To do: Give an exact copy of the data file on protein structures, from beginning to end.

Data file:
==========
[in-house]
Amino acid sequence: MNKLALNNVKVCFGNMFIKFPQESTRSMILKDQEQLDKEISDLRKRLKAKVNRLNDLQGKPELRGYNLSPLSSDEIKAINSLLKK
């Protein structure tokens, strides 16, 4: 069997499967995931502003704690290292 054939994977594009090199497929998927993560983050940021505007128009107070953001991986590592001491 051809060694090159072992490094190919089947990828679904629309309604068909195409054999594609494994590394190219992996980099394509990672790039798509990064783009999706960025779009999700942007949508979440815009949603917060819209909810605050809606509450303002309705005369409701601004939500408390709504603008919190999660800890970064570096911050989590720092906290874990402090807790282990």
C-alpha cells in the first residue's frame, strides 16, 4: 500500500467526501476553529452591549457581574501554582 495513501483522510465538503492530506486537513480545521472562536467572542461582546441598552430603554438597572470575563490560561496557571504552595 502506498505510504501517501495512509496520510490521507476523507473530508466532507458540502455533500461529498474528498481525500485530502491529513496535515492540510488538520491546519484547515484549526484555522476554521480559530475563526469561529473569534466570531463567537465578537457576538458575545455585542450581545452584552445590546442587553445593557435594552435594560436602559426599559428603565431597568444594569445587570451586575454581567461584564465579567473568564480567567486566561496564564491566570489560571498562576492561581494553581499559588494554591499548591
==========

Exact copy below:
[in-house]
Amino acid sequence: MNKLALNNVKVCFGNMFIKFPQESTRSMILKDQEQLDKEISDLRKRLKAKVNRLNDLQGKPELRGYNLSPLSSDEIKAINSLLKK
């Protein structure tokens, strides 16, 4: 069997499967995931502003704690290292 054939994977594009090199497929998927993560983050940021505007128009107070953001991986590592001491 051809060694090159072992490094190919089947990828679904629309309604068909195409054999594609494994590394190219992996980099394509990672790039798509990064783009999706960025779009999700942007949508979440815009949603917060819209909810605050809606509450303002309705005369409701601004939500408390709504603008919190999660800890970064570096911050989590720092906290874990402090807790282990």
C-alpha cells in the first residue's frame, strides 16, 4: 500500500467526501476553529452591549457581574501554582 495513501483522510465538503492530506486537513480545521472562536467572542461582546441598552430603554438597572470575563490560561496557571504552595 502506498505510504501517501495512509496520510490521507476523507473530508466532507458540502455533500461529498474528498481525500485530502491529513496535515492540510488538520491546519484547515484549526484555522476554521480559530475563526469561529473569534466570531463567537465578537457576538458575545455585542450581545452584552445590546442587553445593557435594552435594560436602559426599559428603565431597568444594569445587570451586575454581567461584564465579567473568564480567567486566561496564564491566570489560571498562576492561581494553581499559588494554591499548591